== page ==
Instead of starting on Row 7 alongside Logano, Johnson was sent to the rear – only he didn’t stay there long. Johnson took off from the green and had worked his way back to the middle of the field just four laps in.
By Lap 19, Johnson was back where he should have started and was back among the series challengers up front by Lap 57. All four of the championship drivers were among the top 5 at that point with pole-sitter Kevin Harvick still leading things.
The race was pretty clean with the four championship drivers sticking together near the top of the field as Larson dominated the day as he ended up leading for 132 of the 268 laps.
With 10 laps left, Edwards’ championship dreams came to a crashing halt out of a restart as he went low trying to block Logano and ended up slammed into the inside retaining wall near pit road.
Logano tagged Edwards and sent him spinning into the wall knocking his No. 19 Toyota out of the race.
Logano stayed in and challenged at the end moving up from eighth to fifth on the ensuing restart – yet another wreck brought out another caution. Johnson started the final restart second, took out Larson and the rest is history.
“It was eventful to say the least,” said Logano, who finished fourth in the race and second in the Cup standings.
“I hate being that close to a championship and not getting it. … The championship means so much and everyone forgets about second place. That is what stinks.”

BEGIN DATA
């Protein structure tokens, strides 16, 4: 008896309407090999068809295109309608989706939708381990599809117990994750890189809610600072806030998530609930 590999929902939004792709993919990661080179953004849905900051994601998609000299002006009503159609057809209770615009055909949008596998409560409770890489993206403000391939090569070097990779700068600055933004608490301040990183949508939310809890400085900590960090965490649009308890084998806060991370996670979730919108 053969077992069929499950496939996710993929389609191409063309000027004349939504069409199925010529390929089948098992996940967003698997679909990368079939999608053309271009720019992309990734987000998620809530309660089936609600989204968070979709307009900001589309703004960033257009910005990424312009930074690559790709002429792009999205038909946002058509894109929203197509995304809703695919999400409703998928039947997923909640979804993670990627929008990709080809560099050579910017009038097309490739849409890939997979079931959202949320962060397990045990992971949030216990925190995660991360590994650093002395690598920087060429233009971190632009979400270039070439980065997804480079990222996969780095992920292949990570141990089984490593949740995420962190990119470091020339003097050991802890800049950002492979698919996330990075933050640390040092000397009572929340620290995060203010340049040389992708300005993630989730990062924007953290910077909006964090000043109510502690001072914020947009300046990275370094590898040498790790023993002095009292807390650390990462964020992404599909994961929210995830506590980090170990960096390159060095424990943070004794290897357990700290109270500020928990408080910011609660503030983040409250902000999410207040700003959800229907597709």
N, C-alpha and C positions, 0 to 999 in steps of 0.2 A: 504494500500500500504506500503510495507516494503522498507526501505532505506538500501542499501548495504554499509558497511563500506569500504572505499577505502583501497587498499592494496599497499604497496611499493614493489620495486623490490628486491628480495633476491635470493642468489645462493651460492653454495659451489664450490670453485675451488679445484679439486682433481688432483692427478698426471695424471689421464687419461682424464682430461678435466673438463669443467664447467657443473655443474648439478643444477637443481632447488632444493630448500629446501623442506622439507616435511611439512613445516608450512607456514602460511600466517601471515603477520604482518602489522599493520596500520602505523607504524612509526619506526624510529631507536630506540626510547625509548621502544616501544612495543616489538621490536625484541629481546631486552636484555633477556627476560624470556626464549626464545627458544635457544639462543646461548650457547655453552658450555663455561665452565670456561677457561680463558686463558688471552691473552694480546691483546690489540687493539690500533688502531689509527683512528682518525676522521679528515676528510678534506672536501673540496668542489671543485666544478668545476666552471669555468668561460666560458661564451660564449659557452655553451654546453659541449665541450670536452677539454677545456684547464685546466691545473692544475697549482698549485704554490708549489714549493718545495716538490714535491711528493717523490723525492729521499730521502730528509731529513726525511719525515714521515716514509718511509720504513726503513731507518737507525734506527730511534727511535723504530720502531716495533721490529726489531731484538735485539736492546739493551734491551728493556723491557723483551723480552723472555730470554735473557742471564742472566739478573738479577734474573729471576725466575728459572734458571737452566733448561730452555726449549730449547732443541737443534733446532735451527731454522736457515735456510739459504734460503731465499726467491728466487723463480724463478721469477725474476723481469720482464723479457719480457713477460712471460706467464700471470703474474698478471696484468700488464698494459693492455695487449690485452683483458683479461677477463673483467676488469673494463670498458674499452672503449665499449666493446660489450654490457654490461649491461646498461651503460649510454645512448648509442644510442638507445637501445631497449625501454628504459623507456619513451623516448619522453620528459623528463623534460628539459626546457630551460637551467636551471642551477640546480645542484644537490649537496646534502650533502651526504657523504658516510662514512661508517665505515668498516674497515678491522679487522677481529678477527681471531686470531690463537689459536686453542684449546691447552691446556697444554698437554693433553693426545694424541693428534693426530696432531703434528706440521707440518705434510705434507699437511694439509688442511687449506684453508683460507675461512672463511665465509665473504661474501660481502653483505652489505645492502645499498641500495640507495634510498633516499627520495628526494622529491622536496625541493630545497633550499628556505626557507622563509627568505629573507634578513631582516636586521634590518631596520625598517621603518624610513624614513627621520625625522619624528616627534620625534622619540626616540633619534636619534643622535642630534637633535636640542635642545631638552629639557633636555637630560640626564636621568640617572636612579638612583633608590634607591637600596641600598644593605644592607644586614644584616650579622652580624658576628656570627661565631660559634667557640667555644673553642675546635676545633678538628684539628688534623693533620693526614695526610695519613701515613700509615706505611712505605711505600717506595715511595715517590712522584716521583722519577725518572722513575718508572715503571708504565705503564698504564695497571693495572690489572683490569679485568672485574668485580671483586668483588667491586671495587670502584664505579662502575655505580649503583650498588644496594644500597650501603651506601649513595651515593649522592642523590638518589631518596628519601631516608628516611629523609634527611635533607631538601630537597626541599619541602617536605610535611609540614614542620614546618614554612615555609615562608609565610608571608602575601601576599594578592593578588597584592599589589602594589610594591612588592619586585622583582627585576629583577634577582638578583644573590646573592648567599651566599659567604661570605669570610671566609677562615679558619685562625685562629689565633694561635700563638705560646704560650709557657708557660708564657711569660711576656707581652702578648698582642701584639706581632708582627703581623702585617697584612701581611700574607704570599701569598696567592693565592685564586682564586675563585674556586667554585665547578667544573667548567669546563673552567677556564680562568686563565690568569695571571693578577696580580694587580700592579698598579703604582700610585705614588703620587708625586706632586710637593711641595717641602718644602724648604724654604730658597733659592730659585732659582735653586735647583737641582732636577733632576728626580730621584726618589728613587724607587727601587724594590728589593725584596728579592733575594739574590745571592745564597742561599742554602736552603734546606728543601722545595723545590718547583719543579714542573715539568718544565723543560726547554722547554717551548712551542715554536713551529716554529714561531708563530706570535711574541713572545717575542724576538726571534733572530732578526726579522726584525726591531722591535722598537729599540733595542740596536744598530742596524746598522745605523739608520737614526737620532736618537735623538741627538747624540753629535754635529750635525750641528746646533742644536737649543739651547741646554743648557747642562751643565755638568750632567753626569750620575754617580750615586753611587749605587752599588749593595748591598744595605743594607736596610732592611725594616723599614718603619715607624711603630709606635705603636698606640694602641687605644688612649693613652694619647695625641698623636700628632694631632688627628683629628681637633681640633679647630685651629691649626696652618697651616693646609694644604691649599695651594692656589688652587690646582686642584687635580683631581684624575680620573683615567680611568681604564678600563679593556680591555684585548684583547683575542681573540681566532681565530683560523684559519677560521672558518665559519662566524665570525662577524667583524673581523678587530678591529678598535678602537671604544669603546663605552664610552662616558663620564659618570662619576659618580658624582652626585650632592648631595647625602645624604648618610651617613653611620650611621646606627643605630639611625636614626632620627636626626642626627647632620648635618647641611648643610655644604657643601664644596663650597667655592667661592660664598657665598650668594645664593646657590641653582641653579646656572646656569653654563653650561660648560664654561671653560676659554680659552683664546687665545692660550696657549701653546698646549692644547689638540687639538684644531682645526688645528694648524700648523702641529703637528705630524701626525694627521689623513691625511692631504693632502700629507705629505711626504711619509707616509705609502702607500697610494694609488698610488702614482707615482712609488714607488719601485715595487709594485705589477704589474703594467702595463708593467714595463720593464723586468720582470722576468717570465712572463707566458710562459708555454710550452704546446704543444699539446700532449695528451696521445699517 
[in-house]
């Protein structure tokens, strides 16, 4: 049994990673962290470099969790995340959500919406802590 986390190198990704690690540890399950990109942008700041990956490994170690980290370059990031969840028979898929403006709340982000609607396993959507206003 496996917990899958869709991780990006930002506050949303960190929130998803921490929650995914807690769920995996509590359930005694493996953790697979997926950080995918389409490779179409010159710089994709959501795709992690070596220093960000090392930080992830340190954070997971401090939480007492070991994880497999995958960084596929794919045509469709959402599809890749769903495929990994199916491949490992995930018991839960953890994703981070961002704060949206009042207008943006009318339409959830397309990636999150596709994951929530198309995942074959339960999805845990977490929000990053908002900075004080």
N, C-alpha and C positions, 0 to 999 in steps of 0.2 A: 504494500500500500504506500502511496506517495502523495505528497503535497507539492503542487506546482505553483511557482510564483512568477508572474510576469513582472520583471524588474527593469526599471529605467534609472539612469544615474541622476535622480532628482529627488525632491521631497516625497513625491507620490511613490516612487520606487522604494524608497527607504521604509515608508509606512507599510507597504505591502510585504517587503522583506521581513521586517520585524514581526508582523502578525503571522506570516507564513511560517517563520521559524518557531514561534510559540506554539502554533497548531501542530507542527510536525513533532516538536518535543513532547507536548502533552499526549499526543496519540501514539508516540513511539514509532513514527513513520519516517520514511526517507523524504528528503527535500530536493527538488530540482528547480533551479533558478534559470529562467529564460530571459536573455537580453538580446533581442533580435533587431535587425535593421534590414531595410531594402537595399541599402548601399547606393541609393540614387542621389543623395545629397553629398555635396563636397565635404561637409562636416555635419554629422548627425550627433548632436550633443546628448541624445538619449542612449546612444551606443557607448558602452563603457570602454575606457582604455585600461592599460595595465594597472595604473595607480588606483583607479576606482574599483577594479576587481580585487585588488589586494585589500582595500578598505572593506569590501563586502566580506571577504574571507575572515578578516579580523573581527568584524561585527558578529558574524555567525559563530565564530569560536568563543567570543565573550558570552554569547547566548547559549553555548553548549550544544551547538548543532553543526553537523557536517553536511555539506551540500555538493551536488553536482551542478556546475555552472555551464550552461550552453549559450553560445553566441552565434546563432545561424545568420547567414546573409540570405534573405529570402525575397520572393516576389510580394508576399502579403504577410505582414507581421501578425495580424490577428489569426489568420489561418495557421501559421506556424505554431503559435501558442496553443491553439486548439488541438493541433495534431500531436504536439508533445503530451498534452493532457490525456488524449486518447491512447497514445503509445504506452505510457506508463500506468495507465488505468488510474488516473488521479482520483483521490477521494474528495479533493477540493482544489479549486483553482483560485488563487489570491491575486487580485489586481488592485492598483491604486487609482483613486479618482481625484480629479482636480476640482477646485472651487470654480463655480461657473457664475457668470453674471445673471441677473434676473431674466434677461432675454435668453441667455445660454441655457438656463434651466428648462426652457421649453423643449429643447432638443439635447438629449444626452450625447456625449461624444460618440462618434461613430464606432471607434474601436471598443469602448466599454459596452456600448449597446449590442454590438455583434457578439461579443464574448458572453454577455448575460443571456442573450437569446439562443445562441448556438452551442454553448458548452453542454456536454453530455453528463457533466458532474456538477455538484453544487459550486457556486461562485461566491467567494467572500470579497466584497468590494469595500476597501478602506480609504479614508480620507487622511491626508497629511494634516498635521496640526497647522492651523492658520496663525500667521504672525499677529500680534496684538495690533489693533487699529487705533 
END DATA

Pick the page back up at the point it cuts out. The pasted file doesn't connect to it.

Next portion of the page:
With 30 laps to go, all four drivers were among the top 6 with Busch leading the way in second behind Larson with Edwards in third, Logano fourth and Johnson in sixth.
Edwards took the lead among challengers with 24 remaining as he passed Busch and started giving chase to Larson as he put a full second between himself and the defending Cup champion.
Yet it wasn’t to be for Edwards. After a second-place finish at Homestead to Tony Stewart cost him the Cup championship in 2011, Edwards said he was going for it all at the end. If he didn’t block Logano, his reasoning went, the race and his title hopes would be over anyway.
“That was,” Edwards told NBC after a trip to the infield medical center, “the race of my life up to this point. I just pushed the issue as far as I could. I figured that was the race.”
Only it wasn’t.
Johnson, who had been behind most of the Big 4 for much of the night, worked his way to the front of the pack and made the big move when it counted. Johnson’s move up to second on the next-to-last restart put him in great position to out-run Larson in the final sprint.
“Congrats to Jimmie for winning the championship,” Larson said. “We had the car to win there, and I know that I did everything in my power to win the race.”
The win was Johnson’s 80th in 543 Cup races and fifth of this championship season.
“They were nowhere all day and just kind of ran around, I would guess sixth,” said Busch, the 2015 Cup and Homestead champ. “He never really showed his hand at all and didn’t show any speed, never led in the laps until the last one.
“That’s the only one that really matters.”